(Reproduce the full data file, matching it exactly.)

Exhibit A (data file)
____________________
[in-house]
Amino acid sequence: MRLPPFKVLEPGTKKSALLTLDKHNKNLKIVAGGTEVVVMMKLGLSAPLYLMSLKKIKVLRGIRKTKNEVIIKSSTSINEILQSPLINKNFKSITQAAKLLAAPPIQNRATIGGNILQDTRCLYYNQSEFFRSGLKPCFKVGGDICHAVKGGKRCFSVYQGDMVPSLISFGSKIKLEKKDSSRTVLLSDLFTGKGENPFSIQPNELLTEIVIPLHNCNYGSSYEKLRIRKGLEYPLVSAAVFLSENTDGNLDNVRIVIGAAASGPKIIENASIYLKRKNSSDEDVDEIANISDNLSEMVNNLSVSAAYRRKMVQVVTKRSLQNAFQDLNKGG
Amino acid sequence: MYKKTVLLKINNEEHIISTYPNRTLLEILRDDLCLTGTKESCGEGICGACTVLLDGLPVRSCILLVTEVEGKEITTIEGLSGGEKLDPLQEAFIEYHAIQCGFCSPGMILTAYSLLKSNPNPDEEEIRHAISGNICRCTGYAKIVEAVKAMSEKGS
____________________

[in-house]
Amino acid sequence: MRLPPFKVLEPGTKKSALLTLDKHNKNLKIVAGGTEVVVMMKLGLSAPLYLMSLKKIKVLRGIRKTKNEVIIKSSTSINEILQSPLINKNFKSITQAAKLLAAPPIQNRATIGGNILQDTRCLYYNQSEFFRSGLKPCFKVGGDICHAVKGGKRCFSVYQGDMVPSLISFGSKIKLEKKDSSRTVLLSDLFTGKGENPFSIQPNELLTEIVIPLHNCNYGSSYEKLRIRKGLEYPLVSAAVFLSENTDGNLDNVRIVIGAAASGPKIIENASIYLKRKNSSDEDVDEIANISDNLSEMVNNLSVSAAYRRKMVQVVTKRSLQNAFQDLNKGG
Amino acid sequence: MYKKTVLLKINNEEHIISTYPNRTLLEILRDDLCLTGTKESCGEGICGACTVLLDGLPVRSCILLVTEVEGKEITTIEGLSGGEKLDPLQEAFIEYHAIQCGFCSPGMILTAYSLLKSNPNPDEEEIRHAISGNICRCTGYAKIVEAVKAMSEKGS